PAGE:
In these days of multiplying startups, it’s useful to divide companies into three categories: features, products and businesses.
A feature is less than a product and nothing close to a business. Using LinkedIn as a very rough example, the “advanced search” that you get with an upgraded account is a feature.
A product is more robust than a feature but not enough to be independent business. An example of this would be LinkedIn’s “Talent Finder” product for Recruiters. Good stuff but, on it’s own, not terribly differentiated; it would not make an interesting investment.
A business is LinkedIn. It’s a huge platform of information on top of which the company builds products (with cool features) for which many people pay.
A lot of features can evolve into products and eventually into businesses — the problem is that it takes time and a lot of other people are doing the same thing.
I had an “uh-oh” moment (kind if like an “ah-ha!” moment but bad) a year ago when I looked at the “Share This” button and saw at least fifty “sharing” products (read: features), all with cool names, probably all with hardworking entrepreneurs, tech talent and many with investments from angels. How could there be enough users, I thought, for even half of them? How could there be enough acquirers for more than a few of them?
Two years later, other than the Tweet, Like, LinkedIn and (now) the Google + buttons, most are gone or somewhere out there “pivoting”. The same fate awaits most of the features and products that are currently masquerading as businesses.
Weak features/products die from lack of usage; strong ones get extinguished by stronger competitors. If a competitor has more resources (money, developers, users, etc.) and they can build the feature, they probably will. And they probably will before you scale enough to beat them and before they need to buy you at an interesting price.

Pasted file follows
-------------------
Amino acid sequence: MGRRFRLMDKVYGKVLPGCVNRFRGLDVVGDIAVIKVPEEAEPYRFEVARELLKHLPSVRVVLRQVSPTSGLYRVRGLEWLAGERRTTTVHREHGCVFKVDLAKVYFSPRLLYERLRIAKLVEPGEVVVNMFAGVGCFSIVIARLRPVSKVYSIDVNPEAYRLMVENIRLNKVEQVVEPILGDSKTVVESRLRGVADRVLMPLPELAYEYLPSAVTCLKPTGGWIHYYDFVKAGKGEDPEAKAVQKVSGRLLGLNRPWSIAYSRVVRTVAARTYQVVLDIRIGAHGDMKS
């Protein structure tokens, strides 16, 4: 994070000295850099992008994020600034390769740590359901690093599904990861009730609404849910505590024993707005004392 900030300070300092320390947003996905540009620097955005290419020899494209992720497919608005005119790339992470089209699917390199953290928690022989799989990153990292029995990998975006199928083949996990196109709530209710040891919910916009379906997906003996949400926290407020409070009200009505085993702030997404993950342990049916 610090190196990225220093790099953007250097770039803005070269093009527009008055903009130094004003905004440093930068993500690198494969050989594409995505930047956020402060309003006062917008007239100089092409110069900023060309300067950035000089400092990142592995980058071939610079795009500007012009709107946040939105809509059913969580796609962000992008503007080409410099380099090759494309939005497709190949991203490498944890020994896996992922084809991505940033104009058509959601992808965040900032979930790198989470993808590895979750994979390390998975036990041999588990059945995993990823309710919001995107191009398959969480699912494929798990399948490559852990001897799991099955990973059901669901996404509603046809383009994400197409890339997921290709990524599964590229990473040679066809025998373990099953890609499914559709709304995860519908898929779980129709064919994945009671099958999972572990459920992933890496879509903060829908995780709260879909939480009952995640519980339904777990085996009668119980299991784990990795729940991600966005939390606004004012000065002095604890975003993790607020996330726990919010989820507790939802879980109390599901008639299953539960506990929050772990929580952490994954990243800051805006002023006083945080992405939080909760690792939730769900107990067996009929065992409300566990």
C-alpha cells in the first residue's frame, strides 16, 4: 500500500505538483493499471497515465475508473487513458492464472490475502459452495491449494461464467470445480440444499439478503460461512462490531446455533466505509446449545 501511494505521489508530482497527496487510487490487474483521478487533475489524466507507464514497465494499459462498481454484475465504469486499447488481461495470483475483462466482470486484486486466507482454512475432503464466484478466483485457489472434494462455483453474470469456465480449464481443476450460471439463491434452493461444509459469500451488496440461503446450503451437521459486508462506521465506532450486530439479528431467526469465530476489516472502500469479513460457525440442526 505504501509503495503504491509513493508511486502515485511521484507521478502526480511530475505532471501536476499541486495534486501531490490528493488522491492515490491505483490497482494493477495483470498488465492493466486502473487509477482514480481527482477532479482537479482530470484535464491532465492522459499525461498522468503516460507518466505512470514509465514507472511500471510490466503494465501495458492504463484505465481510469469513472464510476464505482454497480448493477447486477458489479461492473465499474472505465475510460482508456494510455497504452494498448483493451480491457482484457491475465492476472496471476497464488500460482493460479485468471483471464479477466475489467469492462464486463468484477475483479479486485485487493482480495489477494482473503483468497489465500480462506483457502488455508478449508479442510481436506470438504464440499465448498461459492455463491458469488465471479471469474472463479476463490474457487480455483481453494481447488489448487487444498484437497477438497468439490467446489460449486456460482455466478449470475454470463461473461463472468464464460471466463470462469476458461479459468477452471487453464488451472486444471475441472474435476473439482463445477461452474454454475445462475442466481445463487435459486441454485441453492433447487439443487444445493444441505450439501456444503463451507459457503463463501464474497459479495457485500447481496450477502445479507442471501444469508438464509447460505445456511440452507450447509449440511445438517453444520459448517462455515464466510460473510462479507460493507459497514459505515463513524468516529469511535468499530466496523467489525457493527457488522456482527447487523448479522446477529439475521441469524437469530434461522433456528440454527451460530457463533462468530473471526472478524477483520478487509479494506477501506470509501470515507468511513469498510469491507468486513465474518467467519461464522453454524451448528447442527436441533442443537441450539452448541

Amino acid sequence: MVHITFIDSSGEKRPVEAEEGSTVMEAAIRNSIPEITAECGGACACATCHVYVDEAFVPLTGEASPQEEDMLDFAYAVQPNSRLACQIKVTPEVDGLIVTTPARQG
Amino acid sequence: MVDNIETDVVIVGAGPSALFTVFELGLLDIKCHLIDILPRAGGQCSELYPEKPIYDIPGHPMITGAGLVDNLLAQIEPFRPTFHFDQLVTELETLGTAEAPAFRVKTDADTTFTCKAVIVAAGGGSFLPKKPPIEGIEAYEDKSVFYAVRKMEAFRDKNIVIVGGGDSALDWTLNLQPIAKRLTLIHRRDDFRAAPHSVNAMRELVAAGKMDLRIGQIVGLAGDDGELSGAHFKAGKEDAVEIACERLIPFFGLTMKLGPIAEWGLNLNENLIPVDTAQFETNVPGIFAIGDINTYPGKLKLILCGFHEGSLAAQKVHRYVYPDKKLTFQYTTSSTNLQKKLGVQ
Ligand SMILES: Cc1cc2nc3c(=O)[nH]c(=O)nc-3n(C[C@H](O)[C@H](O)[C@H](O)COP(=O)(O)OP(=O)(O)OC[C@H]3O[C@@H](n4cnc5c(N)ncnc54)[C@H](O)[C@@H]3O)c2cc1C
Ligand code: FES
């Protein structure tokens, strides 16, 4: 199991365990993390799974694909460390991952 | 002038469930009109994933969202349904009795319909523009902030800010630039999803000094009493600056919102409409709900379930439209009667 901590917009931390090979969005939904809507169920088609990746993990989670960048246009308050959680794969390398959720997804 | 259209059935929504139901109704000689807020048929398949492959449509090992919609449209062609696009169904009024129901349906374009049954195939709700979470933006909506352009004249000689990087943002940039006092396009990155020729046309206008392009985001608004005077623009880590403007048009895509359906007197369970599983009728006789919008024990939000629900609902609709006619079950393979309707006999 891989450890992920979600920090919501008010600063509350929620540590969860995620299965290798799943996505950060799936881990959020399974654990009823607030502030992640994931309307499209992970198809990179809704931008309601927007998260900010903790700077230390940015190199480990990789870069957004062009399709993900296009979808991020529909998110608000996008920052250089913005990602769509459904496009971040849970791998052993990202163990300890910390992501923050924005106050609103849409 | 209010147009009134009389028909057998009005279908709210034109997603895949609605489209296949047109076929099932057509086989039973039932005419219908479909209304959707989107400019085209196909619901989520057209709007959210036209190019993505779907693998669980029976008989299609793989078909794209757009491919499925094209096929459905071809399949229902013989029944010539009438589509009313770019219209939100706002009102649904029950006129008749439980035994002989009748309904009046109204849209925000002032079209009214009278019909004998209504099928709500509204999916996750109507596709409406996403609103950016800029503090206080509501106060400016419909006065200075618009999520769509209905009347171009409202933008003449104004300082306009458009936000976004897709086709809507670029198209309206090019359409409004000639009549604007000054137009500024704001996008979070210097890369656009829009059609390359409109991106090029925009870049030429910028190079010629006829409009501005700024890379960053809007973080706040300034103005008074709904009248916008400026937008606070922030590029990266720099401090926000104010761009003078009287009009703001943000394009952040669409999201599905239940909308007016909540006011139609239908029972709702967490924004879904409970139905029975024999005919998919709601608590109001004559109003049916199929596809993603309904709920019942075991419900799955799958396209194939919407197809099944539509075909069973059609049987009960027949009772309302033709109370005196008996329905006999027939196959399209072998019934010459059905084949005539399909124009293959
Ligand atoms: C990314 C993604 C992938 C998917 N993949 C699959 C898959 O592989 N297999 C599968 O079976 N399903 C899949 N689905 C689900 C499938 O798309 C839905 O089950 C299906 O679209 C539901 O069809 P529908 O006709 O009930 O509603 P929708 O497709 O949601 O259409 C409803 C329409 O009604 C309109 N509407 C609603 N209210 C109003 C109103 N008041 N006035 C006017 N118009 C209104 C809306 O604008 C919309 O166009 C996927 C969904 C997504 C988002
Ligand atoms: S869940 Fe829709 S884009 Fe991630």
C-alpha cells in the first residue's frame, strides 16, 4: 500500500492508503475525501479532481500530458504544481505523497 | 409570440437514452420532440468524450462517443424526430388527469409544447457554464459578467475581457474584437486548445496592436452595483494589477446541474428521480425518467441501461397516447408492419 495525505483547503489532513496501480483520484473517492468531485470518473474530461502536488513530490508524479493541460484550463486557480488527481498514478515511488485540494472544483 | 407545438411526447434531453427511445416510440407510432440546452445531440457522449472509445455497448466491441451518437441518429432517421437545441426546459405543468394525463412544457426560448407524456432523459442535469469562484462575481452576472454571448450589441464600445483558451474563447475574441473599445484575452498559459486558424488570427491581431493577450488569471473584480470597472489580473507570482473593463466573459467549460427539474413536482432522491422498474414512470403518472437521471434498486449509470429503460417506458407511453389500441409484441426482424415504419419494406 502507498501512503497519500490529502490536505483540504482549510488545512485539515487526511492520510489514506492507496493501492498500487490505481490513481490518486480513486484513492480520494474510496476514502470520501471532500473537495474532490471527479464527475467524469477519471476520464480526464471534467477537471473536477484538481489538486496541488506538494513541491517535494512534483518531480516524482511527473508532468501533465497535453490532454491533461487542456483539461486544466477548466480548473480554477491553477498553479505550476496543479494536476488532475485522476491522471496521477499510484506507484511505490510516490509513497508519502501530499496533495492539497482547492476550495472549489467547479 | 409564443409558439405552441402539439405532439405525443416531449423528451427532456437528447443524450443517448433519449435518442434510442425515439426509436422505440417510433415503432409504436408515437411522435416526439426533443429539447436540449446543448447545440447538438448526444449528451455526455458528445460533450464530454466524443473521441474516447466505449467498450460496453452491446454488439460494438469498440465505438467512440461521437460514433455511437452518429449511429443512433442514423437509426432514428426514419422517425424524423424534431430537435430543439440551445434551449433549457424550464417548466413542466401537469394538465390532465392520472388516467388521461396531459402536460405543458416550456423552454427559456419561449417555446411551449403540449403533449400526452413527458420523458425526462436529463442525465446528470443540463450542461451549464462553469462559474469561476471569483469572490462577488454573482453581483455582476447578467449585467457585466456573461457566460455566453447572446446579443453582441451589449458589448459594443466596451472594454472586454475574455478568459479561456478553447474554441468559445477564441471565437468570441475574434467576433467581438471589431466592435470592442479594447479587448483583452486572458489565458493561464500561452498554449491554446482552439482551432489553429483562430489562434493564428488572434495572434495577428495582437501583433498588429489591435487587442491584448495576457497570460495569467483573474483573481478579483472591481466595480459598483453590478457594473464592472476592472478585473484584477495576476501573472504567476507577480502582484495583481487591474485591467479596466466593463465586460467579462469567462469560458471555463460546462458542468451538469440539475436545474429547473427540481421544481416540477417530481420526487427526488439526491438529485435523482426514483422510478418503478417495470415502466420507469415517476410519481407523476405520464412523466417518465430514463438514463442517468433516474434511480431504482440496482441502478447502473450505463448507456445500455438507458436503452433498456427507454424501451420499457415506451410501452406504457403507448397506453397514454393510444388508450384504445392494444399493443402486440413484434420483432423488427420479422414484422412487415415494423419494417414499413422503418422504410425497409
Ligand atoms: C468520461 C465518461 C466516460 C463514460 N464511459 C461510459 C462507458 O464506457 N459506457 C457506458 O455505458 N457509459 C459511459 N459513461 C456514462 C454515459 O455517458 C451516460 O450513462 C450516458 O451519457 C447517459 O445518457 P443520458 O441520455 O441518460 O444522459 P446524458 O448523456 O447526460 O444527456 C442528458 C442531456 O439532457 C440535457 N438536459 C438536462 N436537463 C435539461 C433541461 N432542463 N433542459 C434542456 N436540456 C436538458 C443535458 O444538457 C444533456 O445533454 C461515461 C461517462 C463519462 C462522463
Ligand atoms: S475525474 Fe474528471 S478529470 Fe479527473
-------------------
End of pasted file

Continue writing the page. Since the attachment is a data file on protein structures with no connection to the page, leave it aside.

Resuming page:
Of course, there is an alternative to win it all or die. Look at the offline world for analogies. Below the Fortune 5000, there are tens of thousands of good business that generate cash for their owners but will never “win” their markets, scale or have an exit. The same will exist in the online world: below the Internet 5000, there will be thousands of decent businesses — the online version of restaurants and dry cleaners.
Below those businesses, however, there will be tens of thousands more that die, just like in the offline world. The business pyramid is narrow at the top and wide on the bottom.
Despite some recent posts (like this one) that might seem negative, I’m not. Evolution (of species, economies, businesses, etc.) works in cycles, often with periods of explosive growth followed by periods of large-scale extinction. In the Information Age, these cycles tend to happen quickly, one after the other (think fruit-flies, not mammals). The Internet ecosystem is in a period of explosive growth; at some point there will be an overpopulation problem, a shortage of resources (customers, users, money) and we will have large-scale extinction. The strongest businesses will survive and, hopefully, the entrepreneurs and investors that didn’t make it will start over and try again.
Regardless, despite the ebbs and flows of the startup ecosystem, there is ALWAYS a place for good businesses, offline or online and there are lots of those being built everyday, in Brazil and elsewhere. Many of those online businesses address large markets, are capital efficient, can scale quickly and have quality teams. If you fit that description, I’d appreciate the chance to talk to you.